Frequently Asked Questions
How do I reach the Kansas Poison Center?
Calling 1-800-222-1222 from anywhere in the United States will connect you directly to your local poison center.
Is there a National Poison Center?
No, poison centers are local services. Currently, there are 55 regional poison centers in the United States. Some states have more than 1 poison center. Other states do not have a poison center located in their state but receive services from a regional poison center with which their state contracts.
Does it cost money to use the Poison Help line?
No! All calls to the Poison Help line are free and nearly 7 out of 10 calls are safely managed at home, saving time and money.
Who do I talk to when I call the Poison Help line?
What kind of calls does the poison center get?
People call the poison center for a variety of reasons. We help with calls about:
- Medicines and drugs (i.e. prescription, over-the-counter, vitamins, supplements, illegal/recreational or veterinary)
- Household and personal care products
- Chemicals and pesticides (at home and work)
- Plants (i.e., mushrooms, indoor and outdoor plants)
- Bites and stings (i.e., insects, snakes)
- Gasses and fumes
- Food poisoning
- Questions about adverse or unexpected reactions to medicines or products
Call the Poison Help line at 1-800-222-1222 as soon as you suspect a poisoning or overdose.
Can I call with a question, or does it have to be an emergency?
You should call the Poison Help line when you think someone may have been in contact with a poison, but you can also call with questions. All questions about poisonings are good questions.
Should I wait for symptoms or signs of poisoning before calling the Poison Help line?
If you think someone has been poisoned, call the Poison Help line right away – do not wait for them to start showing signs or symptoms. A poisoned person may or may not look, act or feel sick. Our expertly trained poison specialists – nurses or pharmacists – will let you know what to expect and provide treatment information over the phone.
If I swallow a poison, should I make myself throw up?
If you’ve swallowed something poisonous or harmful, do not make yourself throw up. Call the Poison Help line right away. Don't give syrup of ipecac or do anything to induce vomiting. Expert
groups, including the America’s Poison Centers and the American Academy of Pediatrics , no longer endorse using syrup of ipecac in children or adults. No good evidence proves its effectiveness, and it often can do more harm than good. If you still have old bottles of syrup of ipecac in your home, throw them away.
Are poison centers just for caregivers of young children?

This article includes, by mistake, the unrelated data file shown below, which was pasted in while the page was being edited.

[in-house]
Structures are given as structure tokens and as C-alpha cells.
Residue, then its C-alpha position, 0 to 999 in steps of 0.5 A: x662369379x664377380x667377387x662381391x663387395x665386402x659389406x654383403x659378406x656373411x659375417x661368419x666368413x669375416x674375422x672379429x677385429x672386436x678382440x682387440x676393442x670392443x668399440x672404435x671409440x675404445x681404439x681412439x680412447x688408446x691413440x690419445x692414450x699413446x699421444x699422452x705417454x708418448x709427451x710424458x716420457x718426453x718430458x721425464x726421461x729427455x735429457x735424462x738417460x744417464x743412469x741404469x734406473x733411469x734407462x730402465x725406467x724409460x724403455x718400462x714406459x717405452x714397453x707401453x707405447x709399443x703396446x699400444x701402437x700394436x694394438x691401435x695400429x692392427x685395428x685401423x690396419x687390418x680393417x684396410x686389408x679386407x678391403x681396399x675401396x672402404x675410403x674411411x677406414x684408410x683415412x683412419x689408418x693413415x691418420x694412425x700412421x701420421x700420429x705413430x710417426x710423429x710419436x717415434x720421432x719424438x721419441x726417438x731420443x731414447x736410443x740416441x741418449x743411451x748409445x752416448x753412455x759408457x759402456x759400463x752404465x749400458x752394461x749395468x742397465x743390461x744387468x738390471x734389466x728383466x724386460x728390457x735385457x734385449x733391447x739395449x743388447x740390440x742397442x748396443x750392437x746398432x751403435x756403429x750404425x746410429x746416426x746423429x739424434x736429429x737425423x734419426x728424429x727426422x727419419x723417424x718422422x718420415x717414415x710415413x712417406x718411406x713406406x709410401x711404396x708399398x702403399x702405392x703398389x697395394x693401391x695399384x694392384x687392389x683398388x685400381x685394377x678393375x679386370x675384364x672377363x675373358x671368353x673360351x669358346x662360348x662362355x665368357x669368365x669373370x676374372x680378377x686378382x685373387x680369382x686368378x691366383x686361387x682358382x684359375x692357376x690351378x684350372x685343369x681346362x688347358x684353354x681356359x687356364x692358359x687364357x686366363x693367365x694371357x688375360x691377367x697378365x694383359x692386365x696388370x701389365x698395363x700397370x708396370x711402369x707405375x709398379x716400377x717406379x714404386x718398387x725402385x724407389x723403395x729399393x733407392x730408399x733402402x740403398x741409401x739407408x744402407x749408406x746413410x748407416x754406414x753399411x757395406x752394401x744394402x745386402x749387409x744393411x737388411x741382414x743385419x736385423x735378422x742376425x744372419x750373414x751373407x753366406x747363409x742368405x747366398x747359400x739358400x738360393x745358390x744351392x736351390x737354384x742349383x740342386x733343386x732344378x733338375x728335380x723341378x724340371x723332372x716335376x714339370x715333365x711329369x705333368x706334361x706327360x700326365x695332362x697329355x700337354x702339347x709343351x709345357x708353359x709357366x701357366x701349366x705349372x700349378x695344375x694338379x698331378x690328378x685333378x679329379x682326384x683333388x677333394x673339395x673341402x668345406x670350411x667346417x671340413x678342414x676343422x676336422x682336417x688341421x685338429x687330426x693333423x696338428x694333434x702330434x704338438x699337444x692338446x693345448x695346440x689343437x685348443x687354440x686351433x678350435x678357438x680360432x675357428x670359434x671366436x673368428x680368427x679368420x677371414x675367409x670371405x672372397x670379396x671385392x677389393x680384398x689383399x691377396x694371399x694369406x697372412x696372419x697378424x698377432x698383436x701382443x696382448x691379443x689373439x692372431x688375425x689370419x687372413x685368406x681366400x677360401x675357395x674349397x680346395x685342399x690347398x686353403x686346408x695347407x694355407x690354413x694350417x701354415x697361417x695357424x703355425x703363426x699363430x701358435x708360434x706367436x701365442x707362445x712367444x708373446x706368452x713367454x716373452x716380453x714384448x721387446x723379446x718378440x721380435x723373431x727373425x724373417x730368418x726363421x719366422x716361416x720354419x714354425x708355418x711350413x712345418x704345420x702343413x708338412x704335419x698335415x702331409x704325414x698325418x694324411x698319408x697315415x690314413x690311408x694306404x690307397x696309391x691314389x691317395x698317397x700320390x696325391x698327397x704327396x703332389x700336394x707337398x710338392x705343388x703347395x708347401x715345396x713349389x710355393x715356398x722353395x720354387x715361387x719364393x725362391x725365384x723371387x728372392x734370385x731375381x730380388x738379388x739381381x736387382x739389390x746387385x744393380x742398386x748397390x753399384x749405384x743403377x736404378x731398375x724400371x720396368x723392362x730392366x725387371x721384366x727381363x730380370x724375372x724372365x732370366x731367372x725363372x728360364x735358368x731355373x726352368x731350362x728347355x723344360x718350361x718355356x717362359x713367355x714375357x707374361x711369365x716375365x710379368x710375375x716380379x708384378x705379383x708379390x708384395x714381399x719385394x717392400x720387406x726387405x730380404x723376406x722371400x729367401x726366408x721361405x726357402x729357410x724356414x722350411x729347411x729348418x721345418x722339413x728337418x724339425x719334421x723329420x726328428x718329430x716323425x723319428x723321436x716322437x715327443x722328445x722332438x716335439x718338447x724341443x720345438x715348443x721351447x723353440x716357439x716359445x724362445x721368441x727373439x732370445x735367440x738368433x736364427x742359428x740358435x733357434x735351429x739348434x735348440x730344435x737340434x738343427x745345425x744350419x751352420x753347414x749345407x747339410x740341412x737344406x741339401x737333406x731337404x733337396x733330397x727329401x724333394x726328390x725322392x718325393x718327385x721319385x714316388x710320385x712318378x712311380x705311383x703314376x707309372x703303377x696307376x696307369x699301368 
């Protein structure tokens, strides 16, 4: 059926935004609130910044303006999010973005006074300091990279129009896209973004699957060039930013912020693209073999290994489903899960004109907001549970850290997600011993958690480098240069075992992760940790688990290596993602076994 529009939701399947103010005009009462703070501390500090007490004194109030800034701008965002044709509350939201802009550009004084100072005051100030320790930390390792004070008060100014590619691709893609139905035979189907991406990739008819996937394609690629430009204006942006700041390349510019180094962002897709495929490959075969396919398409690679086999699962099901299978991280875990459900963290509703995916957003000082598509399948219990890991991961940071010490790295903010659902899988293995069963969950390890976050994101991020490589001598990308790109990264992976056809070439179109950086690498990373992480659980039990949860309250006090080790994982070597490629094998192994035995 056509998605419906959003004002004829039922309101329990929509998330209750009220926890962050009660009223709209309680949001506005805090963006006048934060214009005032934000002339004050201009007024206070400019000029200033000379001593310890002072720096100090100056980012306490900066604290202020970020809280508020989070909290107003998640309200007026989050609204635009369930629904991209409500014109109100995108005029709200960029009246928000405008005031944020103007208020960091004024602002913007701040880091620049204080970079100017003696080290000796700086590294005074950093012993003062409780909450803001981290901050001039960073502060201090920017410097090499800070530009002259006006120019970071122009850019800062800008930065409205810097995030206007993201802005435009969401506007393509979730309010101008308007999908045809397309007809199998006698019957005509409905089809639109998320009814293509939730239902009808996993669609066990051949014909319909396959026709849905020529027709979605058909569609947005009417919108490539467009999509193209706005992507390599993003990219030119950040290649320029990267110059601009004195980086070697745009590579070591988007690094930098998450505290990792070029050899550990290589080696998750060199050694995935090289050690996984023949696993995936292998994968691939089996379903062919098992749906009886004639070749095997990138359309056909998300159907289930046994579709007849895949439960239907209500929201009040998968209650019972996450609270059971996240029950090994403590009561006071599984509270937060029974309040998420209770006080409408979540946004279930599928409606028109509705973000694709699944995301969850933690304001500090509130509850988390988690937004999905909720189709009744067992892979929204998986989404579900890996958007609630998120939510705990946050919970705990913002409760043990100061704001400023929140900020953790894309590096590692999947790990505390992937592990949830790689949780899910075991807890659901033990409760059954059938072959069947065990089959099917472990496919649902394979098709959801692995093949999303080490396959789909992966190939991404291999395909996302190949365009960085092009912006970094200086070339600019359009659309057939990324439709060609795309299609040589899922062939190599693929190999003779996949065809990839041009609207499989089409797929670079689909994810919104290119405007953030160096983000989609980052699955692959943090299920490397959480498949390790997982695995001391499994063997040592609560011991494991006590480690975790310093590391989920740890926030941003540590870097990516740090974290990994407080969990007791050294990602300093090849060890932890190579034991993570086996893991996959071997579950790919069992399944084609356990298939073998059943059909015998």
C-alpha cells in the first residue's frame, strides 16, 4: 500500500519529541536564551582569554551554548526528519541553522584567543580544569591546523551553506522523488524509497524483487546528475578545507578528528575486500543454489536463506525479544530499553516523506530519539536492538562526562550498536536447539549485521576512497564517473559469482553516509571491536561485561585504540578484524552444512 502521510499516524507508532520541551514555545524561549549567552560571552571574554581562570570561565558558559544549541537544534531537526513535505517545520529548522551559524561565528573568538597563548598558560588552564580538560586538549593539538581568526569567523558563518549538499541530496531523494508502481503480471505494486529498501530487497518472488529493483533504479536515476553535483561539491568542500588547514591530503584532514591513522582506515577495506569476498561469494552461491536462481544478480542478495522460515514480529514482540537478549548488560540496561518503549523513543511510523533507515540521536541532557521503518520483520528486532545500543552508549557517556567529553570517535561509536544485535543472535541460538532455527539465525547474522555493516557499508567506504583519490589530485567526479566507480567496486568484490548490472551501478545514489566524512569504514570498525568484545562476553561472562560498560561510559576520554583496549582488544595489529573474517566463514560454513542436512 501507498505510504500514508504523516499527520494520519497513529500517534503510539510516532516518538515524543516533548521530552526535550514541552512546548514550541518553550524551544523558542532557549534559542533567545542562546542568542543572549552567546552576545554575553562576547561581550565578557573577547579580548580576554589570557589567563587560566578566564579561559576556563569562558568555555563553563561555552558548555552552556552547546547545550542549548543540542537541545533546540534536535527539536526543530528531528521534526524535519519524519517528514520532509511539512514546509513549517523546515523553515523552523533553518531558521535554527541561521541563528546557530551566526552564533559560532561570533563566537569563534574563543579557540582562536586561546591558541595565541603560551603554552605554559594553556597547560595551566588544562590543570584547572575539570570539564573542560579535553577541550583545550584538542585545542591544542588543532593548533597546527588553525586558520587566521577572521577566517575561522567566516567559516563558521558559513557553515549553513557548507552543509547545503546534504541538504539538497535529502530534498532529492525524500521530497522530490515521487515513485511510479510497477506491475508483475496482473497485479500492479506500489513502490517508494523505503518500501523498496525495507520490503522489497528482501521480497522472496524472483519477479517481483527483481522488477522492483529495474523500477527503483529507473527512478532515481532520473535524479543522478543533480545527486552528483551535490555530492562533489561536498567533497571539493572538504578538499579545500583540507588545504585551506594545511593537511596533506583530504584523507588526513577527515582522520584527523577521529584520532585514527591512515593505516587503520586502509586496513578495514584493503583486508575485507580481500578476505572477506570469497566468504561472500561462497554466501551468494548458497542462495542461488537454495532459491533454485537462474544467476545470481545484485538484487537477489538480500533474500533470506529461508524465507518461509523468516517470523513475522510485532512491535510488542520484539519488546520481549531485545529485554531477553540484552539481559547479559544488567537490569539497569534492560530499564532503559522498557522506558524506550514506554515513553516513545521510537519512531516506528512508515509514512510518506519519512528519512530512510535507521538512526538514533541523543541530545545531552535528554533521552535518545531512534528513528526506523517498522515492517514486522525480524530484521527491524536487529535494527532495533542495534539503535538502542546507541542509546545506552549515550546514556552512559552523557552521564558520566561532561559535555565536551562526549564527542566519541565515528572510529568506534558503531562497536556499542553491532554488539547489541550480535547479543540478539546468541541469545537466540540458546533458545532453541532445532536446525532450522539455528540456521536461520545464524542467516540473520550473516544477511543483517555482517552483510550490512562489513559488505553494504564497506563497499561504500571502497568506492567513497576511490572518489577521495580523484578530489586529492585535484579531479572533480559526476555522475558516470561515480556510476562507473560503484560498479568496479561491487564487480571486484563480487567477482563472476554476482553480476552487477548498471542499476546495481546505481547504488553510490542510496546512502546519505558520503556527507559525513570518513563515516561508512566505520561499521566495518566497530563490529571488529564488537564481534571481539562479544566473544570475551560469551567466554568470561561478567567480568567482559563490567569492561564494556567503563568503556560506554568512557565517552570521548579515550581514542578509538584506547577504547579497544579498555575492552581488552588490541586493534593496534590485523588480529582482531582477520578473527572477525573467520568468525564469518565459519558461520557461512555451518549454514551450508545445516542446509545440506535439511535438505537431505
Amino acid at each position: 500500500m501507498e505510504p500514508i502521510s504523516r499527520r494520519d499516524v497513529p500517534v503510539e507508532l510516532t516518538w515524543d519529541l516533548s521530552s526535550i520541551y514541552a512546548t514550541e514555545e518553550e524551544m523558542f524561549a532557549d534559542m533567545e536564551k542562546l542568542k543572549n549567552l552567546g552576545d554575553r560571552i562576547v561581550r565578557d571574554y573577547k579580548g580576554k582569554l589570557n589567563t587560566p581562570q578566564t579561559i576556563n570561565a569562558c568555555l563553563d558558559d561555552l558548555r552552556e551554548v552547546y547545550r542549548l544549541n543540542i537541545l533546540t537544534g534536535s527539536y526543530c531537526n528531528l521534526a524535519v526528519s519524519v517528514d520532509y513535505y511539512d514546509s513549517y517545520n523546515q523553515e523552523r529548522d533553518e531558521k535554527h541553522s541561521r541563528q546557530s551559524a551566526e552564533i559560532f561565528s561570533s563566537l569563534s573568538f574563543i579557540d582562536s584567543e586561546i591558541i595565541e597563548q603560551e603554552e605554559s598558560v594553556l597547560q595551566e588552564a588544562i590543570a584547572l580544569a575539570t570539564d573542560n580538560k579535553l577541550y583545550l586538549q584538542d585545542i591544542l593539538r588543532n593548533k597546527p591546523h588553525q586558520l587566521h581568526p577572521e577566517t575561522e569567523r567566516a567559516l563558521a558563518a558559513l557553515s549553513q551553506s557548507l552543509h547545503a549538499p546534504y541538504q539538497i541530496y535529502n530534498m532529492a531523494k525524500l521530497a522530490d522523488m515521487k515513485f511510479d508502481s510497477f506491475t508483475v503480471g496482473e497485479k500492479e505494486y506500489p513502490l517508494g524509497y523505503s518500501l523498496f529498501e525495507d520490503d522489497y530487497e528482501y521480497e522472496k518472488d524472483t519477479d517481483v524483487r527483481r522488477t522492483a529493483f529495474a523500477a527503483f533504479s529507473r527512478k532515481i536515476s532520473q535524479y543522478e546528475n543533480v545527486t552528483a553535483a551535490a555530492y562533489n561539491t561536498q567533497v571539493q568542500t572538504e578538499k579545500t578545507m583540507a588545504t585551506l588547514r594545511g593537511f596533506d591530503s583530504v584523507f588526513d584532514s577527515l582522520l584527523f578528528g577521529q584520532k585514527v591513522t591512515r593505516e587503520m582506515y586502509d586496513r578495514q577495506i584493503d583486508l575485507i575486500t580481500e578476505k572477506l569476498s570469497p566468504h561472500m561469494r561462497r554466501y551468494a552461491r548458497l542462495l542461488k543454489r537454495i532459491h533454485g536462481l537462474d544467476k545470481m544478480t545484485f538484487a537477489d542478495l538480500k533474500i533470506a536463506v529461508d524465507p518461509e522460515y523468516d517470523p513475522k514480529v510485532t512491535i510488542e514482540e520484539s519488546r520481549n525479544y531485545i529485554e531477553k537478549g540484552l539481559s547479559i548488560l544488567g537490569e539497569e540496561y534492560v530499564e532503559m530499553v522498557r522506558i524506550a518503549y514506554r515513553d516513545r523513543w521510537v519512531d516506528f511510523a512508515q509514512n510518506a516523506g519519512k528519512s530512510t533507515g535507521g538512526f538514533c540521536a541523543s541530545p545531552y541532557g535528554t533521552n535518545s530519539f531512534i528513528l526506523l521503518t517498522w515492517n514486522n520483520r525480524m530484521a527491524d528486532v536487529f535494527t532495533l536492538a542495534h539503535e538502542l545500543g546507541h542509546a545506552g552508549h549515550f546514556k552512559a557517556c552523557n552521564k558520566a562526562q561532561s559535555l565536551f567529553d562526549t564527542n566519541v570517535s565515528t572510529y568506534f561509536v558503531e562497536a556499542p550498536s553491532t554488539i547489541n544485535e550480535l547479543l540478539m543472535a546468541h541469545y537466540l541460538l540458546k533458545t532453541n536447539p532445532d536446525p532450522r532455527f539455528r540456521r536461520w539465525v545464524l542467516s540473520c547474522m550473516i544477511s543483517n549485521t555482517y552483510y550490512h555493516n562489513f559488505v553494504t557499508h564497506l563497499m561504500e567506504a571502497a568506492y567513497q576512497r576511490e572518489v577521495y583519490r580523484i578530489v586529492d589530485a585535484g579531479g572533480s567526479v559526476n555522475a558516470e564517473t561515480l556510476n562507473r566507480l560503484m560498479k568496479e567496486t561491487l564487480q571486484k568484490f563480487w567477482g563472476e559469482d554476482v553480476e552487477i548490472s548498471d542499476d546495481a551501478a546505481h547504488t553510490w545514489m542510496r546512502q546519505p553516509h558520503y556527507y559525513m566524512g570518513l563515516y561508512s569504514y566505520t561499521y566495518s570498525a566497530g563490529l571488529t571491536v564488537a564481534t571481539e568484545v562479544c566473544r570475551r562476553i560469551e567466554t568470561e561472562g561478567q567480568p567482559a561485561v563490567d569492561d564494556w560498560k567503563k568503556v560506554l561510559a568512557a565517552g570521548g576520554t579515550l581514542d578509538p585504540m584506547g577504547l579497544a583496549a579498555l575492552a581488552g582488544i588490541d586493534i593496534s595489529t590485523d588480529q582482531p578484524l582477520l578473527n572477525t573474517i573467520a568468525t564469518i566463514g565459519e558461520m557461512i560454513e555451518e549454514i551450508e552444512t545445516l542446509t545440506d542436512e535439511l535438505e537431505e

Poisonings can happen to anyone, and poison centers are for everyone. Nearly half of the calls to poison centers do involve young children, but the more serious exposures often involve teens, adults and older adults.
With so much information online, can’t I use the internet to find answers to my poisoning or overdose problem?
While you can find a lot of information on the internet, it isn’t always correct or from a reliable source. You can also waste precious time searching. If you are concerned about a possible poisoning or have a question, call the Poison Help line at 1-800-222-1222. Our specialists are available 24/7 for fast, free, expert help. Many factors determine a person’s risk and treatment of poisoning including:
- Product and the amount
- Age and weight
- Any health conditions or medications being taken
Every poisoning is different, make the call!
Will the poison center report me if I call too often?
Helping callers is our main concern, and we understand that accidents happen. We do not have a “bad parent” or “frequent caller” list. We receive nearly 60 to 80 calls a day, and unless you tell us you have called before, we won’t know.
Isn’t it better to call my doctor’s office in a poison emergency?
Our specially trained poison experts – nurses, pharmacists and physicians – can be reached 24 hours a day. Even healthcare professionals who are seeking treatment advice for their patients consult with the poison center experts (nearly ¼ of the calls to the Kansas Poison Center come from healthcare providers). Save time and call the Poison Help line first.
Does the Poison Help line deal with animal poisonings?
Some poison centers do provide basic pet poisoning information, but the best information can often be obtained from your veterinarian or an animal poison center. Call or visit the Animal Poison Control Center at 888-426-4435 or Pet Poison Help line at 855-764-7661.